Solid organ transplant - lung
Lung transplant is surgery to replace one or both diseased lungs with healthy lungs from a human donor.
The new lung or lungs are usually donated by someone under age 65 who is brain-dead but is still on life-support. The donor tissue must be matched as closely as possible to your tissue type to reduce the odds that your body will reject the transplanted lung.
Lungs can also be given by living donors. Two or more people are needed. Each person donates a segment (lobe) of their lung to form an entire lung for the person who is receiving it.
During lung transplant surgery, you are asleep and pain-free (under general anesthesia). A surgical cut is made in the chest. Lung transplant surgery is done with the use of a heart-lung machine, which does the work of your heart while your heart is stopped for the surgery.
After the cut is made, the major steps during lung transplant surgery include:
Sometimes heart and lung transplants are done at the same time (heart-lung transplant) if the heart is also diseased.
A lung transplant is usually the last-resort treatment for lung failure. Lung transplants may be recommended for patients under age 65 who have severe lung disease. Some examples of diseases that may require a lung transplant are:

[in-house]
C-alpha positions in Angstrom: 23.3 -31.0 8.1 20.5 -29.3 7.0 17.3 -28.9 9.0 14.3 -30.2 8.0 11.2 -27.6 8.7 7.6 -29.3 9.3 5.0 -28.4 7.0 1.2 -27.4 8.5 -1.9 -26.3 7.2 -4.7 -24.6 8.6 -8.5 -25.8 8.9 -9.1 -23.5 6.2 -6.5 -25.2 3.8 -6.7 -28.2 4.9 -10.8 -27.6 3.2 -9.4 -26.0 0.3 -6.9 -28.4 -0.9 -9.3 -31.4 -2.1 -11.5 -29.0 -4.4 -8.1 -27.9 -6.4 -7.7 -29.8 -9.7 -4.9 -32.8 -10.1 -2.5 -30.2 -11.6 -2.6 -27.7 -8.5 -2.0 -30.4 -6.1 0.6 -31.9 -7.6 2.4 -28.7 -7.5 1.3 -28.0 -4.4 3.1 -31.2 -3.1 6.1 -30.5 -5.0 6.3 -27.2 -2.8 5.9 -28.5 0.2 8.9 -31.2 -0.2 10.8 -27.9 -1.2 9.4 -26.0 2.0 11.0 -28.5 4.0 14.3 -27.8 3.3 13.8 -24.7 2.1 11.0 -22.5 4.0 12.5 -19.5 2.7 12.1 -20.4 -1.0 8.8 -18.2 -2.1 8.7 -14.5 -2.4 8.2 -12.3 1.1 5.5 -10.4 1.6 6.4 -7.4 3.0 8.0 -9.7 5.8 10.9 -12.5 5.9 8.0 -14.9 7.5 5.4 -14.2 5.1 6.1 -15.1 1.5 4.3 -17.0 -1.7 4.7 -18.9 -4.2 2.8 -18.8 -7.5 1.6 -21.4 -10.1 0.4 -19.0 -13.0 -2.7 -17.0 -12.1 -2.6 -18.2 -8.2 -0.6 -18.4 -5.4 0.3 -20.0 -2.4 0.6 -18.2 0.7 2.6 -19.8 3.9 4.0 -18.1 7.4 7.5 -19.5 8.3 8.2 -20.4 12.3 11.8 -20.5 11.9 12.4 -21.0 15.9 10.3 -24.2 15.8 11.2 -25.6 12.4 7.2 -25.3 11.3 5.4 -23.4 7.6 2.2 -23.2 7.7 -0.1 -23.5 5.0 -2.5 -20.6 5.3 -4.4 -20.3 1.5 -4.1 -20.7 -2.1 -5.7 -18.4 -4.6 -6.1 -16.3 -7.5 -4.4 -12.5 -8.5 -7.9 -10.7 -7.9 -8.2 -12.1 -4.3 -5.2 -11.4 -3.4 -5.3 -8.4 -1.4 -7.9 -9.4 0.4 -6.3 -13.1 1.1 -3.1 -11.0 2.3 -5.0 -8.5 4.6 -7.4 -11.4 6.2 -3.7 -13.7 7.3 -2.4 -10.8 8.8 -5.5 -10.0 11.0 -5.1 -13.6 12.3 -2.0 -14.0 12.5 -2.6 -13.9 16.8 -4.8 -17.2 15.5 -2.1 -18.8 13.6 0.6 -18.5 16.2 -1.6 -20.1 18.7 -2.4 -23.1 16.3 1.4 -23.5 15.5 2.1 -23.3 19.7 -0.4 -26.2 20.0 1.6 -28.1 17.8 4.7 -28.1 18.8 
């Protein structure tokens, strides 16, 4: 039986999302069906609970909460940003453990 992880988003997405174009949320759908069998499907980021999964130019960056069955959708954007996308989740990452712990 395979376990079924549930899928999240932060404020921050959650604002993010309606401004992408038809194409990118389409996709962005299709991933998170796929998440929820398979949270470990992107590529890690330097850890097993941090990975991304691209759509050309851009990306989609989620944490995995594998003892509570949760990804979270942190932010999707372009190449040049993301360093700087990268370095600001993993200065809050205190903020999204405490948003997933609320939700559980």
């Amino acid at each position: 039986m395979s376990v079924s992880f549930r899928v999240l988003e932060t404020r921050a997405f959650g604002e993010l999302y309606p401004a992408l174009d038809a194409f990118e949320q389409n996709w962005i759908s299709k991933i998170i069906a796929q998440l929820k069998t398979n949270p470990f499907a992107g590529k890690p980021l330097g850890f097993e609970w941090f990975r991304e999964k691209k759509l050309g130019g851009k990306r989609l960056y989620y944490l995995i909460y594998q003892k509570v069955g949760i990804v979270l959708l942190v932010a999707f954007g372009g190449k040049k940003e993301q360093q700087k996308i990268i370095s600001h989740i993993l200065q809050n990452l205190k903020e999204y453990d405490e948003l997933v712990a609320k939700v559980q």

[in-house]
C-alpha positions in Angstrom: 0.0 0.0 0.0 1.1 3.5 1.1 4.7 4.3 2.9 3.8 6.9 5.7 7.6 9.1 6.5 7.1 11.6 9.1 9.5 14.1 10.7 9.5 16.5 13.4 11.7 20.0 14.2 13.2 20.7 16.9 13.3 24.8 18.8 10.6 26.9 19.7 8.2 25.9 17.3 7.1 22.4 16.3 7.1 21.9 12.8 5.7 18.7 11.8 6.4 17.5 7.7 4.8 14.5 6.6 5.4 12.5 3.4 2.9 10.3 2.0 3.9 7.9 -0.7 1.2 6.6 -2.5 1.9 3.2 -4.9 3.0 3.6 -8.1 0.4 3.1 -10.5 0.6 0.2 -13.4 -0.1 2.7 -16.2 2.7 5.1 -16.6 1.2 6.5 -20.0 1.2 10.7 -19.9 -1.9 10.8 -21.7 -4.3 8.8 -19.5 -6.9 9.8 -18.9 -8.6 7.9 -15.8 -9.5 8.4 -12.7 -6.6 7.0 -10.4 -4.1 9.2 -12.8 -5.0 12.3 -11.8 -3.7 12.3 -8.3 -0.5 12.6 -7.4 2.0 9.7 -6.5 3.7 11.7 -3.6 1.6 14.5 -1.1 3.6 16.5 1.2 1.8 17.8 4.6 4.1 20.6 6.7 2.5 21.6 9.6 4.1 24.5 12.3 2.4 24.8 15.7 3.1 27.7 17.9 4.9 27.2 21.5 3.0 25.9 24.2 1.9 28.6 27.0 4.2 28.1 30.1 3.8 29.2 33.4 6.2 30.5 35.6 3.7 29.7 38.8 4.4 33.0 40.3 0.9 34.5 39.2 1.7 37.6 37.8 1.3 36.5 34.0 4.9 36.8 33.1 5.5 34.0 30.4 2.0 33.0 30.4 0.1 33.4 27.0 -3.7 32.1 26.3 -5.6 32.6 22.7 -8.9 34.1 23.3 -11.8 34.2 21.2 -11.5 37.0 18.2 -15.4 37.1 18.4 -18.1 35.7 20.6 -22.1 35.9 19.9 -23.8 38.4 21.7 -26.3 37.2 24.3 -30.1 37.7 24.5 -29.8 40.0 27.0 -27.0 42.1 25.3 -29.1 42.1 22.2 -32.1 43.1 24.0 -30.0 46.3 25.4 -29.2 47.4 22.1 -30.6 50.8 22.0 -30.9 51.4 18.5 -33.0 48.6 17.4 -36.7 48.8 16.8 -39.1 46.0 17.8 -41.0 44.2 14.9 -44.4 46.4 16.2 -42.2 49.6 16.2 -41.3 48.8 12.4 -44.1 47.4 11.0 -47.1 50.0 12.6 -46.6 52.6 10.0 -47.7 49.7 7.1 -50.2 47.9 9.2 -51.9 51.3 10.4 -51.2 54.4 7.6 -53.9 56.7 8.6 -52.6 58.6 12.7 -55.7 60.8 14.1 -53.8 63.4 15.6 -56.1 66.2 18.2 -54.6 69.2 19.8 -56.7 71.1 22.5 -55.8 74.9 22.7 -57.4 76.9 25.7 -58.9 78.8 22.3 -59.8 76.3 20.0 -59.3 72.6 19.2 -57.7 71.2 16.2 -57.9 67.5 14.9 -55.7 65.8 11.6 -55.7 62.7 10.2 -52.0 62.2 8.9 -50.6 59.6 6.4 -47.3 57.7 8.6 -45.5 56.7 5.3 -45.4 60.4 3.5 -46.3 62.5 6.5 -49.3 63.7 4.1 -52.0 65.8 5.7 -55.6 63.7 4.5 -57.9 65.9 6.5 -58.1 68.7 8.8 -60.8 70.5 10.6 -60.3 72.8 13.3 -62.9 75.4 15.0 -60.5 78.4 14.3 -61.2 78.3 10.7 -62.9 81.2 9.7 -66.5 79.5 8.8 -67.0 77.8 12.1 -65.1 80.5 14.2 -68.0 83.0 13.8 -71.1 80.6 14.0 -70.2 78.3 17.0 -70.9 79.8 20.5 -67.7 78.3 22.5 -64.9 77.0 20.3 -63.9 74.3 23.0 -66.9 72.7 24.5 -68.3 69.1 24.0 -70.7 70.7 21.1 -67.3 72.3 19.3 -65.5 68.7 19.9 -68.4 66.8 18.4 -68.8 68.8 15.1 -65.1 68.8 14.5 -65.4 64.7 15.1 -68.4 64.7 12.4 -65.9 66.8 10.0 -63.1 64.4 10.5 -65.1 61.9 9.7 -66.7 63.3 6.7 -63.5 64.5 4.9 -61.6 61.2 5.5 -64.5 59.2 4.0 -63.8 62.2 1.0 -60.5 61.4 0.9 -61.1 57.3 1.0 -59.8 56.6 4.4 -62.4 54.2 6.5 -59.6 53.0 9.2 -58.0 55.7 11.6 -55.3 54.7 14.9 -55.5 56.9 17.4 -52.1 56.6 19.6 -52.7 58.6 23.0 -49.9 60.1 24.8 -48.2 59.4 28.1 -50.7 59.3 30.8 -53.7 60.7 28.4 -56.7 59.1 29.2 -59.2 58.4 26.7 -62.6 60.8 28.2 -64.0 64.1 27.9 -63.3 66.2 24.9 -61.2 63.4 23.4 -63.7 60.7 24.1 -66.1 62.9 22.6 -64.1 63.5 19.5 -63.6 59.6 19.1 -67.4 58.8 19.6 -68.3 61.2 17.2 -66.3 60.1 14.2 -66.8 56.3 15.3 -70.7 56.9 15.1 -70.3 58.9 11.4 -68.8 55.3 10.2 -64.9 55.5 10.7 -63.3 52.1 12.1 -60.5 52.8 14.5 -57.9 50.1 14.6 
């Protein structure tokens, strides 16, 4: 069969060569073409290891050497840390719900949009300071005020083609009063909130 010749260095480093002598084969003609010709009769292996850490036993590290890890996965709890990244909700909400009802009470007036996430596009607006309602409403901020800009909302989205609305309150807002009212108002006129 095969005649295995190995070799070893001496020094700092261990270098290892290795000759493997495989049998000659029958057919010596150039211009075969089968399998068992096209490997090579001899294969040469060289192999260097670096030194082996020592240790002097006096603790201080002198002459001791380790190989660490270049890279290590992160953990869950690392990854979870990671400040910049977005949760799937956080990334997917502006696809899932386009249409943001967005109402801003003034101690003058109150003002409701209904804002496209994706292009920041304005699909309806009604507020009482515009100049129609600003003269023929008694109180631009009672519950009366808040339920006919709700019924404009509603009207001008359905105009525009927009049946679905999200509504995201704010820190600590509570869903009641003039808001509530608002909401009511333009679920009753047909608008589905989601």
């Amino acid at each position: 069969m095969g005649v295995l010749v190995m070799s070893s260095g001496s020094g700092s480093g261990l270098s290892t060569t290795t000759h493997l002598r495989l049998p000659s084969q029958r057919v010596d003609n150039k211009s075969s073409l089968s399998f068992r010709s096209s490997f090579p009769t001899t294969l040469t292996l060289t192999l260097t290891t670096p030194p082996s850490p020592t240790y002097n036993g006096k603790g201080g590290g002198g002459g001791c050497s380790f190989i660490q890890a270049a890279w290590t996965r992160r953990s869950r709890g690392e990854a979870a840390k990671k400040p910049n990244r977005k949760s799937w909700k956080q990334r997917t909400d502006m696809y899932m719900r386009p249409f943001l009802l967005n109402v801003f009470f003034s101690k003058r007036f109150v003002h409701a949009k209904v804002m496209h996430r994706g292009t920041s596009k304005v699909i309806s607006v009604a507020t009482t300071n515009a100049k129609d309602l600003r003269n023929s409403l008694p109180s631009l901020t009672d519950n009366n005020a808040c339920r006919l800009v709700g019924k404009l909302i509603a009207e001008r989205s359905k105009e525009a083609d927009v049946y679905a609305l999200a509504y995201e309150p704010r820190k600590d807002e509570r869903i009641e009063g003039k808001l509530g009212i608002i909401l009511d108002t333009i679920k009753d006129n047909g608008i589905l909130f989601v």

Lung transplant may NOT be done for patients who:
The doctor may recommend against a heart transplant if there is concern that you will not be able to keep up with the many hospital and doctor's visits, tests, and medications needed to keep the new heart healthy.
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Flume PA, Mogayzel PJ Jr, Robinson KA, Rosenblatt RL, Quittell L, Marshall BC; Clinical Practice Guidelines for Pulmonary Therapies Committee; Cystic Fibrosis Foundation Pulmonary Therapies Committee. Cystic fibrosis pulmonary guidelines: Pulmonary complications: hemoptysis and pneumothorax. Am J Respir Crit Care Med. 2010; 182(3):298-306.
Kotloff RM. Lung transplantation. In: Mason RJ, Broaddus CV, Martin TR, et al. Murray & Nadel's Textbook of Respiratory Medicine. 5th ed. Philadelphia, Pa: Saunders Elsevier; 2010:chap 95.
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